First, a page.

Gady, along with heritage groups Society for the Protection of Landscapes and Aesthetics and SOS Paris, argued that the city of Paris was not considering its urban planning regulations when it granted the permits to LVMH. In accordance with those regulations, any new construction must take into account the characteristics of the facades of neighboring buildings, as well as the facade of the building it is replacing. LVMH’s plans for La Samaritaine – including the nearly $500 million redevelopment planned by Japanese architect duo SANAA, which would see the demolition of several structures at the rear of the Samaritaine site and the replacement of a facade that stretched for almost an entire block with “a set of etched glass waves” – did not fit the bill.
In fact, not only did LVMH’s plans – which would serve to “merge multiple structures, built between the 1600s and the 1930s and progressively annexed to the Art Nouveau,” per Bloomberg – not fit the bill, in the eyes of the groups, they also argued that such large-scale alterations would “distort the center of Paris.” On the other hand, LVMH, developers, and a select politician or two, including the then-new mayor of Paris Anne Hidalgo pointed to the “boon” that the revamped destination would provide for the local economy.
The matter would make its way in and out of various courts in Paris between late 2012 and the summer of 2015, with LVMH winning some rounds, and Gady and Co. landing victories in others, such as a favorable decision from the Tribunal Administratif, a French administrative court, which rejected LVMH’s permit for the Rue de Rivoli construction in January 2015.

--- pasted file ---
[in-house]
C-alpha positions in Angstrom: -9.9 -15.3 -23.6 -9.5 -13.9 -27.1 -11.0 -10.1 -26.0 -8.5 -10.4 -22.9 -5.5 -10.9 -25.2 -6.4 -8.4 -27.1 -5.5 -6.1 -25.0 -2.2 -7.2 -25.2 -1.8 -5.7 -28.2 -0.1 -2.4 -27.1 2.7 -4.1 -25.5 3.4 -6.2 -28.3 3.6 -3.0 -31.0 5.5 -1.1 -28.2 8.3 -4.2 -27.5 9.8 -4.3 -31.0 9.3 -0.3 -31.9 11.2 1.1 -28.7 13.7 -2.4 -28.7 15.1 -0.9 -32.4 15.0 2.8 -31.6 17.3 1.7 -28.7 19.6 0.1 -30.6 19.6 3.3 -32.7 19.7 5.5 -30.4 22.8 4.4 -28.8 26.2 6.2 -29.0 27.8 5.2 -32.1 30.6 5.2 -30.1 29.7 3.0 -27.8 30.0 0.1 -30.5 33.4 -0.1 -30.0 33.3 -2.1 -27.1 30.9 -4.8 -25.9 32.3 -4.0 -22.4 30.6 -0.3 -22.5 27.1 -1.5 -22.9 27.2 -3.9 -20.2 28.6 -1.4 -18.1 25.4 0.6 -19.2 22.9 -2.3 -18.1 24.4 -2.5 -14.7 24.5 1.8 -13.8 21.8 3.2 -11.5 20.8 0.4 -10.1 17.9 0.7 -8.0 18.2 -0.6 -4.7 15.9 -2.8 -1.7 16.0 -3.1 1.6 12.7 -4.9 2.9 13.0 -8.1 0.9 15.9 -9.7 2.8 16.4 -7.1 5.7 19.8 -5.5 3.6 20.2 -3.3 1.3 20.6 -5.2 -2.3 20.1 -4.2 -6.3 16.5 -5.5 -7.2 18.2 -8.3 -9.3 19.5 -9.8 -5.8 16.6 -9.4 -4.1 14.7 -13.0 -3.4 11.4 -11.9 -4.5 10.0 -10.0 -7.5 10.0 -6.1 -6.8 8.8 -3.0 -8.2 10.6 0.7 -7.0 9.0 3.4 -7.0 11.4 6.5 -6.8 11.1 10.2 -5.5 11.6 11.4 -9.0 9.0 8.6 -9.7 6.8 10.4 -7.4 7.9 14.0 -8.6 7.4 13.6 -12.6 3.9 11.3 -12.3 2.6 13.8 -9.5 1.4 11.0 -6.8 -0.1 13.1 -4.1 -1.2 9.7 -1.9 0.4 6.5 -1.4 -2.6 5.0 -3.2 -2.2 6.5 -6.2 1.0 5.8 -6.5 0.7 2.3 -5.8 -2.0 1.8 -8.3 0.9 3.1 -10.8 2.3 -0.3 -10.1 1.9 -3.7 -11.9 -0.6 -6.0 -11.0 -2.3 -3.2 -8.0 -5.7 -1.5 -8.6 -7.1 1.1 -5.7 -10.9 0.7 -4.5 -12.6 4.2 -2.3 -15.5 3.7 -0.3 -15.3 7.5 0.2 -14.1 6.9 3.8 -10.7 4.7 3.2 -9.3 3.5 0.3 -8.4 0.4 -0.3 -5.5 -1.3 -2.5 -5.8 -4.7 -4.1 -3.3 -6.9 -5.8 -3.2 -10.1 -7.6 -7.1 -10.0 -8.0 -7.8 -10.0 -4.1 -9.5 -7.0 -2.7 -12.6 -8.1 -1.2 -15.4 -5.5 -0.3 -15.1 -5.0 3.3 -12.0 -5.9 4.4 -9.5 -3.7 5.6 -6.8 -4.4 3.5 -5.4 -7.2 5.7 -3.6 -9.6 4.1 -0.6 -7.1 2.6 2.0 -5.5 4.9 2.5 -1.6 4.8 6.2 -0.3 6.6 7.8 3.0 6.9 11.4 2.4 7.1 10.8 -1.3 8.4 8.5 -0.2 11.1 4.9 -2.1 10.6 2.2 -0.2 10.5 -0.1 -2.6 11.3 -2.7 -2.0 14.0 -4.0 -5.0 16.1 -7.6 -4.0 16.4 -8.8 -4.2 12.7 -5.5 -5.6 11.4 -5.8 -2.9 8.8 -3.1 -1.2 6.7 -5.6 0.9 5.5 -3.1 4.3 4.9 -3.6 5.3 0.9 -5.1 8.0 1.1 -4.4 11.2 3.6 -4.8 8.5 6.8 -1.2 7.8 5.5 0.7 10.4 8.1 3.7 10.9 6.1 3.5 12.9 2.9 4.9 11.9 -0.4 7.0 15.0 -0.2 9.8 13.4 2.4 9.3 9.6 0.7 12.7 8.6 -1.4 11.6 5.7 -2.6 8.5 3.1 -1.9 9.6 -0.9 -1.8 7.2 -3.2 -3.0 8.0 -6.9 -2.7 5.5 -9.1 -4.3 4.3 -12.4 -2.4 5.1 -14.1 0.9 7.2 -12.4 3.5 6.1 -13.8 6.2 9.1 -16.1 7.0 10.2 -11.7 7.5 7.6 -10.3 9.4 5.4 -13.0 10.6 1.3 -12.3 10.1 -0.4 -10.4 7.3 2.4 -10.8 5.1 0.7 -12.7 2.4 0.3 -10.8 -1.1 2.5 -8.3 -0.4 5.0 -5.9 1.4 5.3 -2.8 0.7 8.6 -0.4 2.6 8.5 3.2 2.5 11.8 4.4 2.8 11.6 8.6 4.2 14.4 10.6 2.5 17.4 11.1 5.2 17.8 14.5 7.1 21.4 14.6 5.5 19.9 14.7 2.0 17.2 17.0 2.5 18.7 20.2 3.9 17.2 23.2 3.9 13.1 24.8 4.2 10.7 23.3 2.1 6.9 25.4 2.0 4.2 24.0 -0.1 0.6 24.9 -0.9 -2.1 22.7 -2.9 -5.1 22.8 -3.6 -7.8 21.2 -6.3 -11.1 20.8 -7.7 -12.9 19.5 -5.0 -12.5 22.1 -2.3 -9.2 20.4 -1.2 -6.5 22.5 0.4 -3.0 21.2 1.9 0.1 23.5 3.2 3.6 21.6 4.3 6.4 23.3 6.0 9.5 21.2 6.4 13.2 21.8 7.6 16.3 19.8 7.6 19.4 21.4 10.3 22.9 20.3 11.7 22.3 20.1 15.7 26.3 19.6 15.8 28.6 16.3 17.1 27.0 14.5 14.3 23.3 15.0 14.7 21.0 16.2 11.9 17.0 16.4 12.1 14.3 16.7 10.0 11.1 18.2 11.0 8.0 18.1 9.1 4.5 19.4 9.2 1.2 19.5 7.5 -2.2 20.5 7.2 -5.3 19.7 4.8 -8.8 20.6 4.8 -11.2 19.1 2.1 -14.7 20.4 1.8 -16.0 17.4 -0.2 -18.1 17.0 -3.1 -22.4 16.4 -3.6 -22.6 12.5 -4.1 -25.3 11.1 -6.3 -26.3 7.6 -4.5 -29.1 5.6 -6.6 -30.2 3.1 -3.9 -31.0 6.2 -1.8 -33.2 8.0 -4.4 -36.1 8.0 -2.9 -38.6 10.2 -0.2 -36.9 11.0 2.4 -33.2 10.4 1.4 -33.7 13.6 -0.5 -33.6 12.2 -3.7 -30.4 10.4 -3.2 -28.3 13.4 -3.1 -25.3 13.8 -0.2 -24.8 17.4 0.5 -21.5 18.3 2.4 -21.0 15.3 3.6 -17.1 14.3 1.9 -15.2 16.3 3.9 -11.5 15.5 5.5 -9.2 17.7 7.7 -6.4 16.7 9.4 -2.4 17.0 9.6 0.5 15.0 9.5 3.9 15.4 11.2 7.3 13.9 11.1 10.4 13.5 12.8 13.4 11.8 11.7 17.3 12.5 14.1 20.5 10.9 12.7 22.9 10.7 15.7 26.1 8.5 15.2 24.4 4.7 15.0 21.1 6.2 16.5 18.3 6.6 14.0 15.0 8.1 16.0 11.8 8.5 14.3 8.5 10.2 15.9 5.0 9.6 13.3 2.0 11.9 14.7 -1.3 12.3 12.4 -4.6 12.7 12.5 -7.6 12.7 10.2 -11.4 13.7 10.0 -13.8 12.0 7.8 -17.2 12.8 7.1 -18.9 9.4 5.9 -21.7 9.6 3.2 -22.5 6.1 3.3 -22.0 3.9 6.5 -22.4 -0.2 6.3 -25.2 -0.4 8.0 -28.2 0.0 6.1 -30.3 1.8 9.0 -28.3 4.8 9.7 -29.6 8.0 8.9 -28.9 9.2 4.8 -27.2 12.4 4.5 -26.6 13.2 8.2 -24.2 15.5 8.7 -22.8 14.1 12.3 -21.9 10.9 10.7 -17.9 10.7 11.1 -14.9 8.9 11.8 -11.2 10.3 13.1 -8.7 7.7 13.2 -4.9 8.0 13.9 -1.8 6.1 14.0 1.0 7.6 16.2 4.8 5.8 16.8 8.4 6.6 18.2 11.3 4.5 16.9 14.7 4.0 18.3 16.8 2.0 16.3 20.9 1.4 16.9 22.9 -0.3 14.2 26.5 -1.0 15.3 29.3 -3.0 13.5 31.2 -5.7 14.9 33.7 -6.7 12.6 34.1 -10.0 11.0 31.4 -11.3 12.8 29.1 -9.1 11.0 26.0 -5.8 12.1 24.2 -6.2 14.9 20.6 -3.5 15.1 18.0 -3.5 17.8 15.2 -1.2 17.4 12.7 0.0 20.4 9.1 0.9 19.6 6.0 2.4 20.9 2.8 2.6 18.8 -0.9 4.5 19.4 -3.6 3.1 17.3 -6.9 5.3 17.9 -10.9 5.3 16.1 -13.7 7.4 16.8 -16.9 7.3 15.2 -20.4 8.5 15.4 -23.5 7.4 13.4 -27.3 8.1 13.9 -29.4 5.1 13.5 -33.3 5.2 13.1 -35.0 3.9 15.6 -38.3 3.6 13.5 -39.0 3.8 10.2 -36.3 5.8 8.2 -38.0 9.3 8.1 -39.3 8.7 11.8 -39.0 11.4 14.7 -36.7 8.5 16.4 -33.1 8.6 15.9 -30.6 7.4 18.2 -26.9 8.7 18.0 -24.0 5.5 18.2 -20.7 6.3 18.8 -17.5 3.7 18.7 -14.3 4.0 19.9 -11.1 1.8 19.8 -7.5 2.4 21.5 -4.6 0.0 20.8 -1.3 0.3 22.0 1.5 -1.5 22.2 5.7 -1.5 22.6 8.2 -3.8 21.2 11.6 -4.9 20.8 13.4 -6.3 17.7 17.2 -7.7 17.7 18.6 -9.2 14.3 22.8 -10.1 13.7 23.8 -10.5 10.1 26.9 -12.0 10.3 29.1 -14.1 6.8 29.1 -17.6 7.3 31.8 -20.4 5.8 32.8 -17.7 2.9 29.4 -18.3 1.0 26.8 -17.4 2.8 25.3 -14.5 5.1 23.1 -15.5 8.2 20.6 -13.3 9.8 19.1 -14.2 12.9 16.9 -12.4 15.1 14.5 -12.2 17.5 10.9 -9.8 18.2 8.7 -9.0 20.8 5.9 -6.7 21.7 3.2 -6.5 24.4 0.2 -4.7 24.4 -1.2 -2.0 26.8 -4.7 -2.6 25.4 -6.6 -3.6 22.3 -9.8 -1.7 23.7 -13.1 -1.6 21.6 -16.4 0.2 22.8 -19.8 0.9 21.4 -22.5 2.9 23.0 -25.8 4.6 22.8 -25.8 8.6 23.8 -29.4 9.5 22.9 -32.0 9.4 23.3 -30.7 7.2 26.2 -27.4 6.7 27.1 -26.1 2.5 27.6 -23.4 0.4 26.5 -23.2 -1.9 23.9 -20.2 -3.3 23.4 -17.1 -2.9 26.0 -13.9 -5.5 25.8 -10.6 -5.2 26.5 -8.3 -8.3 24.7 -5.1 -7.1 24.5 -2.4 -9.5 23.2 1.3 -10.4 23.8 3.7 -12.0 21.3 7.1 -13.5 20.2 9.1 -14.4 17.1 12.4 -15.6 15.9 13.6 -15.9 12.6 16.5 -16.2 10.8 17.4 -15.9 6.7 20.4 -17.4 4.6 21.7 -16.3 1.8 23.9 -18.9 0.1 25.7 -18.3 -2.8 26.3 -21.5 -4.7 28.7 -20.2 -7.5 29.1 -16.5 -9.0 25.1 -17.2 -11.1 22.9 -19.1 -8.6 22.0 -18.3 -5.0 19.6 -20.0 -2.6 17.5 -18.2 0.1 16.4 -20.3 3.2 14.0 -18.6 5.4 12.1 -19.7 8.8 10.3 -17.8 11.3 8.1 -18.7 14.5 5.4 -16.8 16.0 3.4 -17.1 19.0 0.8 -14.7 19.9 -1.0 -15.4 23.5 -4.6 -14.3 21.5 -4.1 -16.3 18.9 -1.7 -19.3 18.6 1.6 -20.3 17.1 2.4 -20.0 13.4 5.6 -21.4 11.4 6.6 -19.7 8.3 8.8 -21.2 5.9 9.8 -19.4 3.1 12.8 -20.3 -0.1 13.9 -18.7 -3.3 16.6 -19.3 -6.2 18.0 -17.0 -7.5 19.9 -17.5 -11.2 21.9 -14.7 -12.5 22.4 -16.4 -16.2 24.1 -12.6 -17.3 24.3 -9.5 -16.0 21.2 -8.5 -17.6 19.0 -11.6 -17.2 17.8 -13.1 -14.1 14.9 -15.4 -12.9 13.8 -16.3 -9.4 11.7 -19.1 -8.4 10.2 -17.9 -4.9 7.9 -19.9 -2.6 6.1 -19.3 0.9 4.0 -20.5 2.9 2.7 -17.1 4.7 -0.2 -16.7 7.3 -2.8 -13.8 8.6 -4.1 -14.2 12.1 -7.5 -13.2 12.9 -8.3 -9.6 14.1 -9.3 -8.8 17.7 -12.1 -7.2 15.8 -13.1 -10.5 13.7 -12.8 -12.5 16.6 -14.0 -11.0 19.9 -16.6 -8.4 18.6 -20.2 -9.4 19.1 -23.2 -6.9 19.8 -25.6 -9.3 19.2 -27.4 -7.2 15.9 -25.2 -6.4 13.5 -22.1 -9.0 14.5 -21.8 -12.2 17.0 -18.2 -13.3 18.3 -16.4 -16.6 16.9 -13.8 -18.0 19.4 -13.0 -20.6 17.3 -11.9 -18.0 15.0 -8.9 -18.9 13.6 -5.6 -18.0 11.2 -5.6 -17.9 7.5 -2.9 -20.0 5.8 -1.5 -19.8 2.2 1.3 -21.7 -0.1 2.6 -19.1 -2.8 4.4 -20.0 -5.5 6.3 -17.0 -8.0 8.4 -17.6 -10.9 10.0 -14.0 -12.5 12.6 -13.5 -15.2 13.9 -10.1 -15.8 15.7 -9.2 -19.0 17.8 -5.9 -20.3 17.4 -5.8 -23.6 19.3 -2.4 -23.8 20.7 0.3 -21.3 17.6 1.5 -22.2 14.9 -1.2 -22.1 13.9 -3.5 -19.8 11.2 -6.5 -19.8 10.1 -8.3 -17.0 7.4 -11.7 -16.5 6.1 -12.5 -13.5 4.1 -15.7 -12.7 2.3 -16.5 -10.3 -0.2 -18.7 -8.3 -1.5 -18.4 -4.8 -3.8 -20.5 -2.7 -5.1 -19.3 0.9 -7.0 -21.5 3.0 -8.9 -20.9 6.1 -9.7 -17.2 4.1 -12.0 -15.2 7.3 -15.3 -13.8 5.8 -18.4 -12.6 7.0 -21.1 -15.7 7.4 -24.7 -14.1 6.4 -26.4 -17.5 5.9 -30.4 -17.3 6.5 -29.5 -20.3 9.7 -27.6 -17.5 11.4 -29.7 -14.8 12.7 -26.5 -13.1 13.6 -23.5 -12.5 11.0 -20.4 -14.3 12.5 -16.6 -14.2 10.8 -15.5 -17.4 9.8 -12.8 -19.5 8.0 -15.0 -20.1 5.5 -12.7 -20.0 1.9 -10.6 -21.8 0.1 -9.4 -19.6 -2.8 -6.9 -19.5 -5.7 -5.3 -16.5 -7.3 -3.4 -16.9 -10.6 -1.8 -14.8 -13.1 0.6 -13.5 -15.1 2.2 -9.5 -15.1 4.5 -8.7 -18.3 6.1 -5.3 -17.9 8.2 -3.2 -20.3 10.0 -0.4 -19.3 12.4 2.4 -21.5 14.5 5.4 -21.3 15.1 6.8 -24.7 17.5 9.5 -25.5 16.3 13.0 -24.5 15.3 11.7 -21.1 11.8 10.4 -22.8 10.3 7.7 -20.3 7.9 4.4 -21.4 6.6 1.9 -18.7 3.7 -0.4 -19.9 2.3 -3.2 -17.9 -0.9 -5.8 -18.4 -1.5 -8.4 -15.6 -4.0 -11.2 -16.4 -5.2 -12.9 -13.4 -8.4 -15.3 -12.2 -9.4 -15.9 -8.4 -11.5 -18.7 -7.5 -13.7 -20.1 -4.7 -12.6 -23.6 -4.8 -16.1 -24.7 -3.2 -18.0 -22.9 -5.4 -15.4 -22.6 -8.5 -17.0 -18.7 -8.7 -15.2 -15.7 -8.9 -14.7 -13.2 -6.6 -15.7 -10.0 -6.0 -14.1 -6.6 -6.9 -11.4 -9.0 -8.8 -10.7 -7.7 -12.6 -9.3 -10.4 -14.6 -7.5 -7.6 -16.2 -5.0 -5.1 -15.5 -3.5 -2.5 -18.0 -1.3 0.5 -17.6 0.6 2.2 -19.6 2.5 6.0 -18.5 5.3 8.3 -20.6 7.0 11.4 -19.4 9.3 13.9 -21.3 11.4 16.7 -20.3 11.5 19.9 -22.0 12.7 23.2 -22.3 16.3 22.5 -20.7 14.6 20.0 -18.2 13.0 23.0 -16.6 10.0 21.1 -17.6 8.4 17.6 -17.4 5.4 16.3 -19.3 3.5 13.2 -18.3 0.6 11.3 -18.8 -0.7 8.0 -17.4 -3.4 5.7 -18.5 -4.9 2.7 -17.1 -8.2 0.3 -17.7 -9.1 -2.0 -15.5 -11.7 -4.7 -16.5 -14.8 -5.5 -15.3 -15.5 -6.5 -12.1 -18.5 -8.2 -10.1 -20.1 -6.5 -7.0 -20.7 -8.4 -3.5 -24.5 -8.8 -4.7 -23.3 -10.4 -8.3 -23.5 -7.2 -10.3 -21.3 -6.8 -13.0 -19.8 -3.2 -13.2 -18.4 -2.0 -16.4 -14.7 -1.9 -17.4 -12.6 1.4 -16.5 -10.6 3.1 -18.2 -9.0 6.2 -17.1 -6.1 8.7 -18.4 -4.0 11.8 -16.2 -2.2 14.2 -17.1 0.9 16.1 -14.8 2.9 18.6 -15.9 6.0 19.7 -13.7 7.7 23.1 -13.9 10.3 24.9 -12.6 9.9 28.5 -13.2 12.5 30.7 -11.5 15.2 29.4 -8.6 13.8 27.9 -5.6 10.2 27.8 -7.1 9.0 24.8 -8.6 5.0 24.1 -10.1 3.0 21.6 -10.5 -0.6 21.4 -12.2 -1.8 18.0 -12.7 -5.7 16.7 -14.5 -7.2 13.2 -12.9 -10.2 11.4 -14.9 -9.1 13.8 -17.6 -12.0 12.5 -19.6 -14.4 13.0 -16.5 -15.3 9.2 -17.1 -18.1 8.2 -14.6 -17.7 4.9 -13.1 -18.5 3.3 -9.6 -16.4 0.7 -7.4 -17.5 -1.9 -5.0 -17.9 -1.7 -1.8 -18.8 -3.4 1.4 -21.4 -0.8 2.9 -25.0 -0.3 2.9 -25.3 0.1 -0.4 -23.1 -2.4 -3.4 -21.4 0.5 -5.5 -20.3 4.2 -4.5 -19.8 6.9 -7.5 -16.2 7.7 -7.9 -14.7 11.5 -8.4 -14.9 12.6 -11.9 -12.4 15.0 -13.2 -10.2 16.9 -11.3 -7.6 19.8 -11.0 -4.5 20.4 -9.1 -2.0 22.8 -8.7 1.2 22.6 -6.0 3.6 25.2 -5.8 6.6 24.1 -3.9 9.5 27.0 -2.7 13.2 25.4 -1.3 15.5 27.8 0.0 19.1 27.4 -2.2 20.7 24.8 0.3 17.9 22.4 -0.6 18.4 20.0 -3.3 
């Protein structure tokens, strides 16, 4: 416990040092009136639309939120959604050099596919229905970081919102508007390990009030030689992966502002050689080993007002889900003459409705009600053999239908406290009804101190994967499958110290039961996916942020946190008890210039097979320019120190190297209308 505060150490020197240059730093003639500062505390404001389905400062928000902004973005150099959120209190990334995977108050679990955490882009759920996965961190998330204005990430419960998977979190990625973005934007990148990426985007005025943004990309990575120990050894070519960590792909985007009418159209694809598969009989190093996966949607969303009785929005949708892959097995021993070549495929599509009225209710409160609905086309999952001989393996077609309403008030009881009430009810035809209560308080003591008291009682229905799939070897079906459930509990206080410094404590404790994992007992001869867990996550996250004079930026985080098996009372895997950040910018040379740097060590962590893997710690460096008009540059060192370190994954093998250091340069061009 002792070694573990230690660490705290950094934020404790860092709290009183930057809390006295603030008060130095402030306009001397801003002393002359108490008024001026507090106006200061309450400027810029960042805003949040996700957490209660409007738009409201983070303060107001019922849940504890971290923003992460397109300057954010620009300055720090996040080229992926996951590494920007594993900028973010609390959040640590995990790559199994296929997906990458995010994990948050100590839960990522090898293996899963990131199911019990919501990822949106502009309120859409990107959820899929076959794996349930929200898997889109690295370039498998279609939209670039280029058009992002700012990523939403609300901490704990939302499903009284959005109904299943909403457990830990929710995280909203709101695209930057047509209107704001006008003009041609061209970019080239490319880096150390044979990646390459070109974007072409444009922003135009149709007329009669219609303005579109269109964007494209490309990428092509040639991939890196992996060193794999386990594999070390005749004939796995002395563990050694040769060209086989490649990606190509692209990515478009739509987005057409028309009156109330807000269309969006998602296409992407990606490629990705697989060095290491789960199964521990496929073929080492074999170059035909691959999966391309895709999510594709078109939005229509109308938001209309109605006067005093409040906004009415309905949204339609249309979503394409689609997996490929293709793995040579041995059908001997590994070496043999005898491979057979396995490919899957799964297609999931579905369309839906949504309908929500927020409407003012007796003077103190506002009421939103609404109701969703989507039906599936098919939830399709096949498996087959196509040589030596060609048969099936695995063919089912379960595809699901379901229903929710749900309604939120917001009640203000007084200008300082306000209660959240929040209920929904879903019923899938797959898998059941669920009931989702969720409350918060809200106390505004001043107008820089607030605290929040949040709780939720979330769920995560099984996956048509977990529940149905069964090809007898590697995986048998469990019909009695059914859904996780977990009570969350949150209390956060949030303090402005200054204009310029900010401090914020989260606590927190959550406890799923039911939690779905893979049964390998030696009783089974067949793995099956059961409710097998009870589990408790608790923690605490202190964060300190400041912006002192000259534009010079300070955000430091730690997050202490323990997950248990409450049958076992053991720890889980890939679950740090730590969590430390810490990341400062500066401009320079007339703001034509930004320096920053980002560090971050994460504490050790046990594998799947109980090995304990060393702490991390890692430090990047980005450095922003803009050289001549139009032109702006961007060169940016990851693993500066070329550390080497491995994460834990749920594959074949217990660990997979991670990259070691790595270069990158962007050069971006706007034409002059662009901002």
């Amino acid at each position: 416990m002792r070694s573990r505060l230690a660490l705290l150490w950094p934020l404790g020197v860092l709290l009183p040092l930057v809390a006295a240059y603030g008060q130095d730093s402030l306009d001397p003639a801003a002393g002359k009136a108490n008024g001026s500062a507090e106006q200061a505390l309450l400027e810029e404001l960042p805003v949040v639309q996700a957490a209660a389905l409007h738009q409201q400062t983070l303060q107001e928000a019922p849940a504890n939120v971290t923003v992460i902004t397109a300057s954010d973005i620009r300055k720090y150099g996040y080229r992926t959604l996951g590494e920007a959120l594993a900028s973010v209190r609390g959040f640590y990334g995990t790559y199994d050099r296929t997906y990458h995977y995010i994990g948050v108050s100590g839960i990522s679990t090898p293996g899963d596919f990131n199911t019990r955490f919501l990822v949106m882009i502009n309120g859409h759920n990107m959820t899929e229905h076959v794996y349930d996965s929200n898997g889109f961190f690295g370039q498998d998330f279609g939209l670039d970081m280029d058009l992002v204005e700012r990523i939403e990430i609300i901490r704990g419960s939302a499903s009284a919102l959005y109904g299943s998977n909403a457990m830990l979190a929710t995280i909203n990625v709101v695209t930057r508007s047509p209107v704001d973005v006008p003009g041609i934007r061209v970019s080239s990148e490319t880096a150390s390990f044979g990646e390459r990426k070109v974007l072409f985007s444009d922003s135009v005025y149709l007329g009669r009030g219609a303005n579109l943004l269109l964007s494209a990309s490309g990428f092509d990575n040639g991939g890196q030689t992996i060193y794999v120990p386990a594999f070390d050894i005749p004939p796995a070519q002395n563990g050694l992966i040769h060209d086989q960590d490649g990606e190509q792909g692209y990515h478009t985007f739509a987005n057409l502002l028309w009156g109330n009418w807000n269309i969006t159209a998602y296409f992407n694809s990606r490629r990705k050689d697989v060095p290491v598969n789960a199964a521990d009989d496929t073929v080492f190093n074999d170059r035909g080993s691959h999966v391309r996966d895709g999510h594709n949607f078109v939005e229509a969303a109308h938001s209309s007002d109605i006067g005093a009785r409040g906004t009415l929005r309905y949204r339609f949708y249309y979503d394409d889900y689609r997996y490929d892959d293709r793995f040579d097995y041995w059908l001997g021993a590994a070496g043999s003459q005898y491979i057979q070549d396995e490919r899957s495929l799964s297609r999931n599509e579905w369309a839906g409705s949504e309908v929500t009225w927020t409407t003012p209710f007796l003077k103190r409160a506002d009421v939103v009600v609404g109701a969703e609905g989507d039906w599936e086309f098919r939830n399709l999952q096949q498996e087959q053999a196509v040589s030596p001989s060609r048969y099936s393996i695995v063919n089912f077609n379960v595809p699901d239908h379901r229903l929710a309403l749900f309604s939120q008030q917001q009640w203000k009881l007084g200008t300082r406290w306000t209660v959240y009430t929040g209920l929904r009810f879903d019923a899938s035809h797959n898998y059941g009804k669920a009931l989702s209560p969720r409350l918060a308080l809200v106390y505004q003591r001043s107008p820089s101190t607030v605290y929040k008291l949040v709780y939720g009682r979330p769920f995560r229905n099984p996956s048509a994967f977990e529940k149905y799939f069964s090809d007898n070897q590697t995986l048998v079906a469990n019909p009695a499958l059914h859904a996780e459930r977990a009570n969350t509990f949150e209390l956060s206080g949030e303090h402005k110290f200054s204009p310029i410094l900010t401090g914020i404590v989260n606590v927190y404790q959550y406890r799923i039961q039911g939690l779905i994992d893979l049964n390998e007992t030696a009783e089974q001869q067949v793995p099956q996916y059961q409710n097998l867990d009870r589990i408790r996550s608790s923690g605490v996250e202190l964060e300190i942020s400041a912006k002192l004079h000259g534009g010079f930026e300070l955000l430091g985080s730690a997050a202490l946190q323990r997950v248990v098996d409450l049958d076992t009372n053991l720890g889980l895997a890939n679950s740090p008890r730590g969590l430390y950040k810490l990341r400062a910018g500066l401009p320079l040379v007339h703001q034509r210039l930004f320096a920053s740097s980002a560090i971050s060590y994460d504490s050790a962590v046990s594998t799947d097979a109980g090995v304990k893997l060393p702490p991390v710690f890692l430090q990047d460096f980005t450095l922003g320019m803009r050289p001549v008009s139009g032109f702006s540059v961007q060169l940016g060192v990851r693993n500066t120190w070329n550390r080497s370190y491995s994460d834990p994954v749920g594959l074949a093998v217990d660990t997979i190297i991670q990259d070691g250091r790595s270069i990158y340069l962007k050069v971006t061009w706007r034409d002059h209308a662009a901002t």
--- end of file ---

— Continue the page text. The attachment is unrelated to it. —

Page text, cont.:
In response to being handed the unfavorable Rue de Rivoli decision, Arnault – who holds the title of the richest man in France (and the second richest in the entire world) – told Reuters that his group would not back down, and instead, would escalate the matter to France’s supreme administrative court, and that is exactly what LVMH did. After all, such legal quandaries were hardly unchartered terrain for LVMH; construction for the Frank Gehry-designed Fondation Louis Vuitton, for instance, stretched over 8 years, in large part thanks to formal resistance (and legal proceedings) from the Coordination for the Safeguarding of the Bois de Boulogne. It would prove to take years, sizable legal bills, and the passage of a special national French law for that cultural epicenter to come into fruition.
However, just as in the case of the Fondation Louis Vuitton, LVMH and its chairman ultimately got their way for La Samaritaine.
Bringing Modernity to Paris